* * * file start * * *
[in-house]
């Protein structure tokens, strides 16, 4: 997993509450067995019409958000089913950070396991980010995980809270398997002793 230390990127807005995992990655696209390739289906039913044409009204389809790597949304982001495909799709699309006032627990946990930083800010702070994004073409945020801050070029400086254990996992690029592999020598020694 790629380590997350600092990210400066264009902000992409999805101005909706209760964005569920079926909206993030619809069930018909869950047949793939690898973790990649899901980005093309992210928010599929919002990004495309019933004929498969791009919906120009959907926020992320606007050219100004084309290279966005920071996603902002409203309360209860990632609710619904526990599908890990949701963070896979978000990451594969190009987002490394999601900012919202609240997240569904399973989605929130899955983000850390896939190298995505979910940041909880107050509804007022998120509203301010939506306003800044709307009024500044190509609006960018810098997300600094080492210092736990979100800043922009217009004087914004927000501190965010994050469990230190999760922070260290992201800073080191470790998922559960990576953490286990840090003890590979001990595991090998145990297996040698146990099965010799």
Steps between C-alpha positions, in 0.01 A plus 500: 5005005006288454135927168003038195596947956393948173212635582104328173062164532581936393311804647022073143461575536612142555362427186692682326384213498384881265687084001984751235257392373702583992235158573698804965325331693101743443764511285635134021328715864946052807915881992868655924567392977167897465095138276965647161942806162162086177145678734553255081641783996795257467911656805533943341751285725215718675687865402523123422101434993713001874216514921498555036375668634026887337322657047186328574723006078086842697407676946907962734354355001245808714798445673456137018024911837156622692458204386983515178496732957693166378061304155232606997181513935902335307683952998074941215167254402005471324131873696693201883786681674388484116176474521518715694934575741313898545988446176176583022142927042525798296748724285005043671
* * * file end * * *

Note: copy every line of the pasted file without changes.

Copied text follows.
[in-house]
């Protein structure tokens, strides 16, 4: 997993509450067995019409958000089913950070396991980010995980809270398997002793 230390990127807005995992990655696209390739289906039913044409009204389809790597949304982001495909799709699309006032627990946990930083800010702070994004073409945020801050070029400086254990996992690029592999020598020694 790629380590997350600092990210400066264009902000992409999805101005909706209760964005569920079926909206993030619809069930018909869950047949793939690898973790990649899901980005093309992210928010599929919002990004495309019933004929498969791009919906120009959907926020992320606007050219100004084309290279966005920071996603902002409203309360209860990632609710619904526990599908890990949701963070896979978000990451594969190009987002490394999601900012919202609240997240569904399973989605929130899955983000850390896939190298995505979910940041909880107050509804007022998120509203301010939506306003800044709307009024500044190509609006960018810098997300600094080492210092736990979100800043922009217009004087914004927000501190965010994050469990230190999760922070260290992201800073080191470790998922559960990576953490286990840090003890590979001990595991090998145990297996040698146990099965010799």
Steps between C-alpha positions, in 0.01 A plus 500: 5005005006288454135927168003038195596947956393948173212635582104328173062164532581936393311804647022073143461575536612142555362427186692682326384213498384881265687084001984751235257392373702583992235158573698804965325331693101743443764511285635134021328715864946052807915881992868655924567392977167897465095138276965647161942806162162086177145678734553255081641783996795257467911656805533943341751285725215718675687865402523123422101434993713001874216514921498555036375668634026887337322657047186328574723006078086842697407676946907962734354355001245808714798445673456137018024911837156622692458204386983515178496732957693166378061304155232606997181513935902335307683952998074941215167254402005471324131873696693201883786681674388484116176474521518715694934575741313898545988446176176583022142927042525798296748724285005043671